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Changing moisture sources over the last 330,000 years in Northern Oman from fluid-inclusion evidence in speleothems

Published online by Cambridge University Press:  20 January 2017

Dominik Fleitmann*
Affiliation:
Institute of Geological Sciences, University of Bern, Baltzerstrasse 1-3, 3012 Bern, Switzerland
Stephen J. Burns
Affiliation:
Department of Geosciences, Morrill Science Center, University of Massachusetts, Amherst, MA 01002, USA
Ulrich Neff
Affiliation:
Heidelberg Academy of Sciences, Im Neuenheimer Feld 229, 69120 Heidelberg, Germany
Augusto Mangini
Affiliation:
Heidelberg Academy of Sciences, Im Neuenheimer Feld 229, 69120 Heidelberg, Germany
Albert Matter
Affiliation:
Institute of Geological Sciences, University of Bern, Baltzerstrasse 1-3, 3012 Bern, Switzerland
*
*Corresponding author. Fax: +0049-0-31-631-48-43.Email Address: dominik.fleitmann@geo.unibe.ch (D. Fleitmann)

Abstract

Speleothems from Hoti Cave in northern Oman provide a record of continental pluvial periods over the last 330,000 yr. Periods of rapid speleothem deposition occurred from 6000 to 10,500, 78,000 to 82,000, 120,000 to 135,000, 180,000 to 200,000, and 300,000 to 330,000 yr ago, with little or no growth during the intervening periods. During each of these five pluvial periods, δD values of water extracted from speleothem fluid inclusions (δD FI) are between −60 and −20‰ (VSMOW) and δ18O values of speleothem calcite (δ18OC) are between −12 and −4‰ to (VPDB). These values are much more negative than modern rainfall (for δD) or modern stalagmites (for δ18O). Previous work on the isotopic composition of rainfall in Oman has shown that northern and southern moisture sources are isotopically distinct. Combined measurements of the δD values of fluid-inclusion water with calculated δ18O values from peak interglacial speleothems indicate that groundwater was predominantly recharged by the southern (Indian Ocean) moisture source, when the monsoon rainfall belt moved northward and reached Northern Oman during each of these periods.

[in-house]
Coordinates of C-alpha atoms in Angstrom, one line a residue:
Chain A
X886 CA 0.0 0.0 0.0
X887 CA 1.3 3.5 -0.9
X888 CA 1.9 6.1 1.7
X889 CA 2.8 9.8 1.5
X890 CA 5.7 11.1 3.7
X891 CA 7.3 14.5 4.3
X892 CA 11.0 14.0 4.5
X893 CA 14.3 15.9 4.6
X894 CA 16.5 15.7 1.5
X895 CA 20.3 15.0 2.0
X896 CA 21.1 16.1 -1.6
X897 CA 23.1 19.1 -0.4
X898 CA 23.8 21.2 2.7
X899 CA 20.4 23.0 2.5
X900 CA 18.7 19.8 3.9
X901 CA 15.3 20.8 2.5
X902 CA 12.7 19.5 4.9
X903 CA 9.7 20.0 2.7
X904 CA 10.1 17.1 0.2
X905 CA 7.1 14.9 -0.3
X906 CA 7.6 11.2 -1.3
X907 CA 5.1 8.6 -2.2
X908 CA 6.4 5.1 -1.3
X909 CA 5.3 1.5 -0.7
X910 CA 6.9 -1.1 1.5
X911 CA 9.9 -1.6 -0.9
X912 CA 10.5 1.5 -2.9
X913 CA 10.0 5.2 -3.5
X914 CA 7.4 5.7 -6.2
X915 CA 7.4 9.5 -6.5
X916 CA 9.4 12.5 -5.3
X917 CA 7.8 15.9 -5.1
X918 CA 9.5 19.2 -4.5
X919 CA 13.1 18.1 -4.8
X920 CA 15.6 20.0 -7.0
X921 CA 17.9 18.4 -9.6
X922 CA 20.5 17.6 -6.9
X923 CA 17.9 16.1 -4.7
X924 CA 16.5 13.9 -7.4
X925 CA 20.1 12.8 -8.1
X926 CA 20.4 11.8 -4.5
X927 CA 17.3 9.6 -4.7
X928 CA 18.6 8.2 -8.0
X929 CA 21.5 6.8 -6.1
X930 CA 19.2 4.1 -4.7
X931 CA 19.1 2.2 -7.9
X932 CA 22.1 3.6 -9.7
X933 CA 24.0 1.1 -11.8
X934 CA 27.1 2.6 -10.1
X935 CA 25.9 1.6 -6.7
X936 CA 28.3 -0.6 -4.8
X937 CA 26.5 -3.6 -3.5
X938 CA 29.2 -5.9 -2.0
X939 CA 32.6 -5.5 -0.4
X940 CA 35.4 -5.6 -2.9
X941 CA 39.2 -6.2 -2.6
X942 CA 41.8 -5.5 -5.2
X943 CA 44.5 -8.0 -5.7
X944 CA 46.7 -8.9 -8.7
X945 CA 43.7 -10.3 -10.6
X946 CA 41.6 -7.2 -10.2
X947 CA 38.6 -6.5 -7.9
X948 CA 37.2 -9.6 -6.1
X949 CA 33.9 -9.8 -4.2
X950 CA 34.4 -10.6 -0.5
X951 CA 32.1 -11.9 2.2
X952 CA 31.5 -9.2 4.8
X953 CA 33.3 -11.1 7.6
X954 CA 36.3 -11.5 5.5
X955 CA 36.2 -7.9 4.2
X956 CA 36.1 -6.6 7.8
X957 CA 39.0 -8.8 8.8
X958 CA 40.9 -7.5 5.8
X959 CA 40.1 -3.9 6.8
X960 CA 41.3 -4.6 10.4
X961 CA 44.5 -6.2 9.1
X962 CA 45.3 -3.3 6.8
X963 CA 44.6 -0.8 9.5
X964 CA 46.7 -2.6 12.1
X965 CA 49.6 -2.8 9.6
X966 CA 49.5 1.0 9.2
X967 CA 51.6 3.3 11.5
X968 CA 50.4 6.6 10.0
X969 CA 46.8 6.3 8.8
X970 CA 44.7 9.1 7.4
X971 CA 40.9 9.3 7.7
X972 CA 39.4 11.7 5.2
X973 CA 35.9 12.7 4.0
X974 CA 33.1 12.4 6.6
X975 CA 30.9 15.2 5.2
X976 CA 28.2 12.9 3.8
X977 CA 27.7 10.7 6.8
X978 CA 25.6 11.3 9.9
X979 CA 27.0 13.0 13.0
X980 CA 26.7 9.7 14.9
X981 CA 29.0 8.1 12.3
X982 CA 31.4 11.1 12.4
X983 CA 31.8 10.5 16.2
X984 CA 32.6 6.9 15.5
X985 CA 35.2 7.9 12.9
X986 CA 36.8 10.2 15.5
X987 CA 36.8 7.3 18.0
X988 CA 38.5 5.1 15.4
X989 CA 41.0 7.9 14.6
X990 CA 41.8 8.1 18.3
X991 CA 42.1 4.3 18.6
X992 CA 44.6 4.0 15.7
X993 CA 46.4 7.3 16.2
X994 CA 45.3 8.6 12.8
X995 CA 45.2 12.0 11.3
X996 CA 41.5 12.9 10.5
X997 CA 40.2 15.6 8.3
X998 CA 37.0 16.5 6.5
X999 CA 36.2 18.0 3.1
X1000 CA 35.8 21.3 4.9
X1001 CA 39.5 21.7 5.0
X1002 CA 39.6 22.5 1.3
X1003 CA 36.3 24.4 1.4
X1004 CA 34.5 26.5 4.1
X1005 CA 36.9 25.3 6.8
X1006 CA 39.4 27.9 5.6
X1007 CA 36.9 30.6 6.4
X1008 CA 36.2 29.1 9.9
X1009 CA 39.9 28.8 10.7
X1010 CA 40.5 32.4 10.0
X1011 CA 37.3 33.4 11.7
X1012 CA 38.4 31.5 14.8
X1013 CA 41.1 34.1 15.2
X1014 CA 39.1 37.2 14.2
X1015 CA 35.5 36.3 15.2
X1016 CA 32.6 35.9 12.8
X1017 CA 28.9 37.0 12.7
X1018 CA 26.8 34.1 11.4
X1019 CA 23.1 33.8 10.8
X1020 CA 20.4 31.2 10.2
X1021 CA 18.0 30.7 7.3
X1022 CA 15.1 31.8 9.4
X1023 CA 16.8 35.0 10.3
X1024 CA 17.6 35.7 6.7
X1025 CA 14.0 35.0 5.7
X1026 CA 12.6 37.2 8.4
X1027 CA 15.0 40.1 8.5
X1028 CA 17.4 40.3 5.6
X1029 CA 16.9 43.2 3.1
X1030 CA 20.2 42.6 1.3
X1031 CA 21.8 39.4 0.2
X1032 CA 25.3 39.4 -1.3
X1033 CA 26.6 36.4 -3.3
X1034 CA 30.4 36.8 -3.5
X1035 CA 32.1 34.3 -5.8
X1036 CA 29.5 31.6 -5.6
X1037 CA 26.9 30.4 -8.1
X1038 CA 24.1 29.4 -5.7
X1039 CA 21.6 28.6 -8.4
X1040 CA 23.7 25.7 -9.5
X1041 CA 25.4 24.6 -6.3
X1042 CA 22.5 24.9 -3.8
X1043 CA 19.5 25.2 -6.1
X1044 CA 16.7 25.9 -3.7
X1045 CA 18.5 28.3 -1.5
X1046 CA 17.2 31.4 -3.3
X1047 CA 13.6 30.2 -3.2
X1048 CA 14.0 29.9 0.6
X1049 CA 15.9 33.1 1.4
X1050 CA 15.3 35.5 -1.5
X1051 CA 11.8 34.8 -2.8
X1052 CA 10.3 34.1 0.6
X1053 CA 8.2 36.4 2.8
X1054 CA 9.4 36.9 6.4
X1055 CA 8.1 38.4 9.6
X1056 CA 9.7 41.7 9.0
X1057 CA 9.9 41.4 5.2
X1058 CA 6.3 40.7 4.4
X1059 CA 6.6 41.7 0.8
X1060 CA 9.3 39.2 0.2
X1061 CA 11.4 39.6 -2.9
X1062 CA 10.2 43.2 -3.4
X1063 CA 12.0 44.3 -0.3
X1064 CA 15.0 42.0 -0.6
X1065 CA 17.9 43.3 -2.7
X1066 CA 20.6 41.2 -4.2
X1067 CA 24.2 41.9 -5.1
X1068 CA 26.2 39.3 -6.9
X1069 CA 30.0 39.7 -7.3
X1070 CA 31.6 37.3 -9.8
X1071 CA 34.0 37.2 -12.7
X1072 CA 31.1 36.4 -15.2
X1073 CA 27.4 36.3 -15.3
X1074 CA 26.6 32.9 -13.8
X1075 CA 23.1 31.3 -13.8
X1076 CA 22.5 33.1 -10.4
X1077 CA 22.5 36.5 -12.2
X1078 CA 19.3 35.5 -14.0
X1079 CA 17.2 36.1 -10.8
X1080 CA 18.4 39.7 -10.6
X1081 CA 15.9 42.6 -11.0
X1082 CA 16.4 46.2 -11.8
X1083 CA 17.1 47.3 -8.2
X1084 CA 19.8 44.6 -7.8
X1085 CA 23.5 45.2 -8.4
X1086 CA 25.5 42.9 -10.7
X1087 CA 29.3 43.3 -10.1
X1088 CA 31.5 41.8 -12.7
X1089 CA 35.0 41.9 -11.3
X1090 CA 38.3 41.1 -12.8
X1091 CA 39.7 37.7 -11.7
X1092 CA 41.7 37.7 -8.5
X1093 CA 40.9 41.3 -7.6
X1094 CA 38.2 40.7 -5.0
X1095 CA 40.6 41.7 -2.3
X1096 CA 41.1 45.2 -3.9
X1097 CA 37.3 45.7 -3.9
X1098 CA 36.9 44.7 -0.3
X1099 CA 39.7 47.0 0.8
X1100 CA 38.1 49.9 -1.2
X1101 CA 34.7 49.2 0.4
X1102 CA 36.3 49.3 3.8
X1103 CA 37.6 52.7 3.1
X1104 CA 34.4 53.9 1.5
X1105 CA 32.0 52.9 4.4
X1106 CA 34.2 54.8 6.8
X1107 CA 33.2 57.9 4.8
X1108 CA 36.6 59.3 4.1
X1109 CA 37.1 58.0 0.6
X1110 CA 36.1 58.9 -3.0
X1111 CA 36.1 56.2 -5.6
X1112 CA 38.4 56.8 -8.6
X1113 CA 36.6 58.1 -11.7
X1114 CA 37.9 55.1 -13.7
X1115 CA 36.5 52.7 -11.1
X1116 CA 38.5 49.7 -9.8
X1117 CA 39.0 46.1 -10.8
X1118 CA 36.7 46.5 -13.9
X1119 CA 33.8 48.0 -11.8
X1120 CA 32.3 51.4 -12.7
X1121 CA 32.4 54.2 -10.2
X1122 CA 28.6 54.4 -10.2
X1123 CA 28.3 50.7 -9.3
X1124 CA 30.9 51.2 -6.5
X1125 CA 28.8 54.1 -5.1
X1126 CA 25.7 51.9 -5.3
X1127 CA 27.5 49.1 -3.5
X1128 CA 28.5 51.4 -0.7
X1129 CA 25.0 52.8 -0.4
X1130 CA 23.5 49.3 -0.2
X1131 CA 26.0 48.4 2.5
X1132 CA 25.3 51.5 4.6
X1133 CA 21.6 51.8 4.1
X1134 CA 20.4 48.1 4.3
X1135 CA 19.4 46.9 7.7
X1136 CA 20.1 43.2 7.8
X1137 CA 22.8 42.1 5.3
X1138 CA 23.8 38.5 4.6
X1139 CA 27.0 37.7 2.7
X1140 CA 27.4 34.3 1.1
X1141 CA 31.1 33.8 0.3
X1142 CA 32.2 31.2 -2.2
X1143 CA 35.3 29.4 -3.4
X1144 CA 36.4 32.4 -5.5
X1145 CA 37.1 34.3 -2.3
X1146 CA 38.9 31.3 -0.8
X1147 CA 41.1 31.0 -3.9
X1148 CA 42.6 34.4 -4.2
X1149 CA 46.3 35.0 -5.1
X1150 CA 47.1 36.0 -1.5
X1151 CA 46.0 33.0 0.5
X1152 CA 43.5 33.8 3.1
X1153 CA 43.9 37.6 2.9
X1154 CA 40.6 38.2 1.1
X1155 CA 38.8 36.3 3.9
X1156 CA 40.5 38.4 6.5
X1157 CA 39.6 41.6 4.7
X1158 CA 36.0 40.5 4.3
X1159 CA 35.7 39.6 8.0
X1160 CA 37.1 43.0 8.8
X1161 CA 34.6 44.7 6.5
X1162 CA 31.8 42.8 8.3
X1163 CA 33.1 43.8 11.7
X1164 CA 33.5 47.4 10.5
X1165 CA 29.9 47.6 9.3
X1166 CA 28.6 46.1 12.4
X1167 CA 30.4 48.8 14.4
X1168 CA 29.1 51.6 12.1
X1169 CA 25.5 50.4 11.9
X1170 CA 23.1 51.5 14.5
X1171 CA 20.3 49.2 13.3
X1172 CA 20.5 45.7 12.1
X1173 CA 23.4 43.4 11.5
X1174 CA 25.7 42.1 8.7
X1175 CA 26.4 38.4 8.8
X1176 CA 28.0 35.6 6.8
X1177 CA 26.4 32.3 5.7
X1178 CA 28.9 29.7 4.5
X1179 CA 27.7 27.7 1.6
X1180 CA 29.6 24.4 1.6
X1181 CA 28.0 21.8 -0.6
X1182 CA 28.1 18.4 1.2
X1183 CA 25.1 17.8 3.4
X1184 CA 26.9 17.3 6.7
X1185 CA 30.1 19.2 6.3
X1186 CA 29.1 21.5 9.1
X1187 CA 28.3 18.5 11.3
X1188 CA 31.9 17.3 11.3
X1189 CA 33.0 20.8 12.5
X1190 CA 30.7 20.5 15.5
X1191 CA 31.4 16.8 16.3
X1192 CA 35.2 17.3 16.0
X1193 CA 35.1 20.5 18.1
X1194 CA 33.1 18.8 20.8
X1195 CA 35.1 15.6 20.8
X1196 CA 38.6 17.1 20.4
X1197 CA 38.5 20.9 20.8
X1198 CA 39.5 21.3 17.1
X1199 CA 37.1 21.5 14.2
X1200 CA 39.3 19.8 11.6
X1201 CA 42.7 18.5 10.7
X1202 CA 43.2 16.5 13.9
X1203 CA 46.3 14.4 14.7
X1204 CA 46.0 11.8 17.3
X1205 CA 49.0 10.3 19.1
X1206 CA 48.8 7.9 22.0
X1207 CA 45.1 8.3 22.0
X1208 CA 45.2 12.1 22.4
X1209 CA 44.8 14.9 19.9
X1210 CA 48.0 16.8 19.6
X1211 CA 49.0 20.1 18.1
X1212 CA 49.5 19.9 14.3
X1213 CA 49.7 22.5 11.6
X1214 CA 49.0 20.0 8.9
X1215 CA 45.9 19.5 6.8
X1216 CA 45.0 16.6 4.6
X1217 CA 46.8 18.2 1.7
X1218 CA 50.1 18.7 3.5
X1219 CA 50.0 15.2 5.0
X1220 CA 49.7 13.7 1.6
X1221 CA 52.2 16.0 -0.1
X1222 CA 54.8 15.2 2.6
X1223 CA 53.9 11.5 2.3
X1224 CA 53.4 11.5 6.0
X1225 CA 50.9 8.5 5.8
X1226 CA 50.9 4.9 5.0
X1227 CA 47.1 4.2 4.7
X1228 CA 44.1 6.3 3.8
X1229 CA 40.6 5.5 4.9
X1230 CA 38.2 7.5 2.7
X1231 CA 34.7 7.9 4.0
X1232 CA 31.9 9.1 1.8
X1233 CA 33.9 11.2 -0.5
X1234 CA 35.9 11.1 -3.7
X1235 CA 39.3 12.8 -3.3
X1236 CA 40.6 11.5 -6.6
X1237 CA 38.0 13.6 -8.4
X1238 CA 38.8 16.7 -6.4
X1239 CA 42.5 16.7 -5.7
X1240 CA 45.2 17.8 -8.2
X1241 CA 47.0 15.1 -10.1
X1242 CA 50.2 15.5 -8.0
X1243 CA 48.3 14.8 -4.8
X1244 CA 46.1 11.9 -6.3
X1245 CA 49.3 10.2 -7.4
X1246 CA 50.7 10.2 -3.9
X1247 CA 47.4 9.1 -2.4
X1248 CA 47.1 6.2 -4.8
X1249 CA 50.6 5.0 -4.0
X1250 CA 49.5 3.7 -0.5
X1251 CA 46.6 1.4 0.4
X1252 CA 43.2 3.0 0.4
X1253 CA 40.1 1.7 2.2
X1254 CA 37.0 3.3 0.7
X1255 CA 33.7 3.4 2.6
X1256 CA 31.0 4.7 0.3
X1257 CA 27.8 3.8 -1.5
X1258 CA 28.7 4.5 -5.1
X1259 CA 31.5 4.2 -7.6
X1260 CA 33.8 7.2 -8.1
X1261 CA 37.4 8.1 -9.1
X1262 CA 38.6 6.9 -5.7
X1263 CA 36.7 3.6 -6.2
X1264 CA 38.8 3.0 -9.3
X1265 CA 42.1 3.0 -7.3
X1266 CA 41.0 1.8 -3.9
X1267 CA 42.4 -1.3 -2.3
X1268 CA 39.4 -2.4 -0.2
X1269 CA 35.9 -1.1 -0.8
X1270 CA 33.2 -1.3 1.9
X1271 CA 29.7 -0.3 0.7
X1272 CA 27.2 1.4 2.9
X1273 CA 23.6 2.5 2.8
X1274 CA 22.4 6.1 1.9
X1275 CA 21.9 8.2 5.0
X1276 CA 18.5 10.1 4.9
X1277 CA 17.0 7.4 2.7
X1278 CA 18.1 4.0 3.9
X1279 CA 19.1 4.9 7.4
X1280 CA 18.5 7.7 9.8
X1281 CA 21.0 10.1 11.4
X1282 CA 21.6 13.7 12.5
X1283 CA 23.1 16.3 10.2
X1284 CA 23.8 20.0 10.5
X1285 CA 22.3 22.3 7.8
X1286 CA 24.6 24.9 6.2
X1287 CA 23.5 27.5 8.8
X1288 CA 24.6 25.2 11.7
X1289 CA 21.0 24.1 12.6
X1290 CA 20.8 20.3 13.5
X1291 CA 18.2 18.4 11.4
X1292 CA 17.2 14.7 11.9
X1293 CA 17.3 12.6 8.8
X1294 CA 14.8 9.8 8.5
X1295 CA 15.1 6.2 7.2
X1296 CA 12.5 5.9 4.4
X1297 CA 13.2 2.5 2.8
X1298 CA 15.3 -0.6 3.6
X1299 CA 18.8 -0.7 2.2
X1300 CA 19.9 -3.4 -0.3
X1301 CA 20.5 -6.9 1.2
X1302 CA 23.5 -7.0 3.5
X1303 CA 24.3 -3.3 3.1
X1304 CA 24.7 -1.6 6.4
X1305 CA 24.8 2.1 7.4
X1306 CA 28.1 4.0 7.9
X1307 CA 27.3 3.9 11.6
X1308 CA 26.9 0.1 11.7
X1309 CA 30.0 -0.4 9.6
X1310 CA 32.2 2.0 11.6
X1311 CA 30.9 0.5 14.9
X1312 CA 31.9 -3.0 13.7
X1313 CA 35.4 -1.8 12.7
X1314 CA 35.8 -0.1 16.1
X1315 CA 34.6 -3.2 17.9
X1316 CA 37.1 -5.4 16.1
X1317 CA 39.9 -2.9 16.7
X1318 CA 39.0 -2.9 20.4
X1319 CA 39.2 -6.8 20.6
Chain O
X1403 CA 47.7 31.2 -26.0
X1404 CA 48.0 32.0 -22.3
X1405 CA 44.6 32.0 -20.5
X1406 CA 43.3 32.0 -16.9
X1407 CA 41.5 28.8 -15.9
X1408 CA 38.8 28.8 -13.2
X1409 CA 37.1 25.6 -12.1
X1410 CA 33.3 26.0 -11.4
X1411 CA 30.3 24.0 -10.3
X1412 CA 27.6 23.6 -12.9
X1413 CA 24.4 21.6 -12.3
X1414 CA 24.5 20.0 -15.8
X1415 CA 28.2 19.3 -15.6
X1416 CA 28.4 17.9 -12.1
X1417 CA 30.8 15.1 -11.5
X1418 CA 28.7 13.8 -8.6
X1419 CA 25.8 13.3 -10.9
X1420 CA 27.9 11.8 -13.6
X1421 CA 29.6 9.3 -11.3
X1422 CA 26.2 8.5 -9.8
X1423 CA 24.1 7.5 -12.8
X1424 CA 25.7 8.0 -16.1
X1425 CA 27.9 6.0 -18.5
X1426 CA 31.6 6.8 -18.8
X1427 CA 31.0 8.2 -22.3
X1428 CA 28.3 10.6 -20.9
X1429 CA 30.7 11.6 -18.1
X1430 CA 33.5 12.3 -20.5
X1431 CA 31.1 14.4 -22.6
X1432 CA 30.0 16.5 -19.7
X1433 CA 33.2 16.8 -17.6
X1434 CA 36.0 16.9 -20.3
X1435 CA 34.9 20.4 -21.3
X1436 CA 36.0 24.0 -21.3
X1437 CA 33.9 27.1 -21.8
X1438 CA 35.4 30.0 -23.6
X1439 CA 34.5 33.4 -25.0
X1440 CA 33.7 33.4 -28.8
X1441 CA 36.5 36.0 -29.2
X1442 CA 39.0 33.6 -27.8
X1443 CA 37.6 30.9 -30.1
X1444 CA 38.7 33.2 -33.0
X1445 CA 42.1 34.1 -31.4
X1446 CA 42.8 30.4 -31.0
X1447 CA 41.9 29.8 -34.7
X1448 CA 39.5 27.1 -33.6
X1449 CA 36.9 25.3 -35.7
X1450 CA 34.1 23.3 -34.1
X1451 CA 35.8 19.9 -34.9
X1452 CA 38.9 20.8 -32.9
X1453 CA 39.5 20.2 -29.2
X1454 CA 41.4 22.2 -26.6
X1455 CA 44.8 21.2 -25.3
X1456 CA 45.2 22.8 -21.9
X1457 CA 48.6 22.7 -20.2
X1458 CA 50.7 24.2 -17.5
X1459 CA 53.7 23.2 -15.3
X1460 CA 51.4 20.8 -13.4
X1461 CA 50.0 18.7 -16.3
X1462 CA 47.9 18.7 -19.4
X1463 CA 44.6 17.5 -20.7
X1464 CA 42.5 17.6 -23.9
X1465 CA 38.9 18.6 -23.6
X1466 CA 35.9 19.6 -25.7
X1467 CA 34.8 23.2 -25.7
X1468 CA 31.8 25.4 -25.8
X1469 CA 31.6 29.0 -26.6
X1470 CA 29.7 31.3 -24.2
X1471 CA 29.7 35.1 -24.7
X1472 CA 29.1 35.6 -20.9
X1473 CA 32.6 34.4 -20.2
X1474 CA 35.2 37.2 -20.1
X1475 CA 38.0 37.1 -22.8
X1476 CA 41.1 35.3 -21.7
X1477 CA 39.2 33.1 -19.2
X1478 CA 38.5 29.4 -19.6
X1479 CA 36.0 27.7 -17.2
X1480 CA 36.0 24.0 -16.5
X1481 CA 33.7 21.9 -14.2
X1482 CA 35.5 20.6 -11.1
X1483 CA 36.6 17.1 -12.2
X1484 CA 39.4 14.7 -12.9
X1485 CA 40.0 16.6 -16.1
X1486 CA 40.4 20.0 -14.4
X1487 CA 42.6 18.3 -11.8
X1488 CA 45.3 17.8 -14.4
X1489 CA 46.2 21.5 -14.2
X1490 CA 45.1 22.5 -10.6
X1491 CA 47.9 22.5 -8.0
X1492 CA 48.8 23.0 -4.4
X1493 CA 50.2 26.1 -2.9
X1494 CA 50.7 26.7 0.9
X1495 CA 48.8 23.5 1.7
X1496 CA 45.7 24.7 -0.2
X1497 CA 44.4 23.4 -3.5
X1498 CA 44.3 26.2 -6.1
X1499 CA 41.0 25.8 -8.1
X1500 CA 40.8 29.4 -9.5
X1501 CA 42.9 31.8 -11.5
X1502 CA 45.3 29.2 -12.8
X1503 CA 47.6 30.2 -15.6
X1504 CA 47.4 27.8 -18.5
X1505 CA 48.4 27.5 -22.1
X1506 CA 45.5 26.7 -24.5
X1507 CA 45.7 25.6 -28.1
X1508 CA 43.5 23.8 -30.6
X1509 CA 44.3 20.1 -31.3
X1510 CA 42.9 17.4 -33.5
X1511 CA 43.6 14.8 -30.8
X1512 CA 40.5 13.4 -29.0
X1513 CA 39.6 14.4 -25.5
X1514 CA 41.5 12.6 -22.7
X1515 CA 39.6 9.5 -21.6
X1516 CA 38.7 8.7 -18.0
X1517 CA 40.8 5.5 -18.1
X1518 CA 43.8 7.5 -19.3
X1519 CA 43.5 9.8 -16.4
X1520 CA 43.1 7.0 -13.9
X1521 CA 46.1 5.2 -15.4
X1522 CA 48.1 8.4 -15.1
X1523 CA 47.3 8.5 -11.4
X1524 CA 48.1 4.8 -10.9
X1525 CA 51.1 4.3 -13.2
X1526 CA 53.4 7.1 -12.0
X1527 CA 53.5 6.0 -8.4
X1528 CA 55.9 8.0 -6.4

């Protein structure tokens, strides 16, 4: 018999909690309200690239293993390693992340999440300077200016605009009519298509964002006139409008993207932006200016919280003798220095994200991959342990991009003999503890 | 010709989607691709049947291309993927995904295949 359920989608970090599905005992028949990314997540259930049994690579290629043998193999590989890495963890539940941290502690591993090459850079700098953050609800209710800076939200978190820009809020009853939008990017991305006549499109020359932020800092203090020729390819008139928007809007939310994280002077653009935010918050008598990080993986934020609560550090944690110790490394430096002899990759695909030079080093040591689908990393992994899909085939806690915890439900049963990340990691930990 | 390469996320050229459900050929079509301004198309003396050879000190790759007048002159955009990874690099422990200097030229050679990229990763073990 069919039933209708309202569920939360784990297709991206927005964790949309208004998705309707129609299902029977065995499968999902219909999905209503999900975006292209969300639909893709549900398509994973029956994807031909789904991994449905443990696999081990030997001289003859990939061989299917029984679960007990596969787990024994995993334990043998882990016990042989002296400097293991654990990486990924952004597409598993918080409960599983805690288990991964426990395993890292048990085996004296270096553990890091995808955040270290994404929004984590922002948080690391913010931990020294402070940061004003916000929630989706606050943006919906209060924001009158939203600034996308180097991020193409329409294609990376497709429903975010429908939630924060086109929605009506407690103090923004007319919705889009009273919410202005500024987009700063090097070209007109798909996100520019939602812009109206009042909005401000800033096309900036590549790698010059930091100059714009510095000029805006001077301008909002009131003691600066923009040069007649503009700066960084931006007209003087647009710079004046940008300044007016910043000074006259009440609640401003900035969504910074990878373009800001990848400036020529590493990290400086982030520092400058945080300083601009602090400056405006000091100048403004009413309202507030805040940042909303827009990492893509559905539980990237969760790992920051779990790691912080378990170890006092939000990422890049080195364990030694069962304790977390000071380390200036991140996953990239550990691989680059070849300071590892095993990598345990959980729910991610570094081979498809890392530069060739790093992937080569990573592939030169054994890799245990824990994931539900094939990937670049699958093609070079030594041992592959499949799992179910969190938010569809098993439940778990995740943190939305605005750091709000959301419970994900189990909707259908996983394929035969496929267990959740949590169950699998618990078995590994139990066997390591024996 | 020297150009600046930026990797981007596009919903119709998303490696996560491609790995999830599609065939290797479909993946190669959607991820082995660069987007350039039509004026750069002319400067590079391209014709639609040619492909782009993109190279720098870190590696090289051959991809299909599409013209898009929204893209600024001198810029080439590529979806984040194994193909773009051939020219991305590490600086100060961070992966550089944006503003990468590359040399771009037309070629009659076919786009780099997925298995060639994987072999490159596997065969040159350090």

Type
Research Article
Copyright
University of Washington

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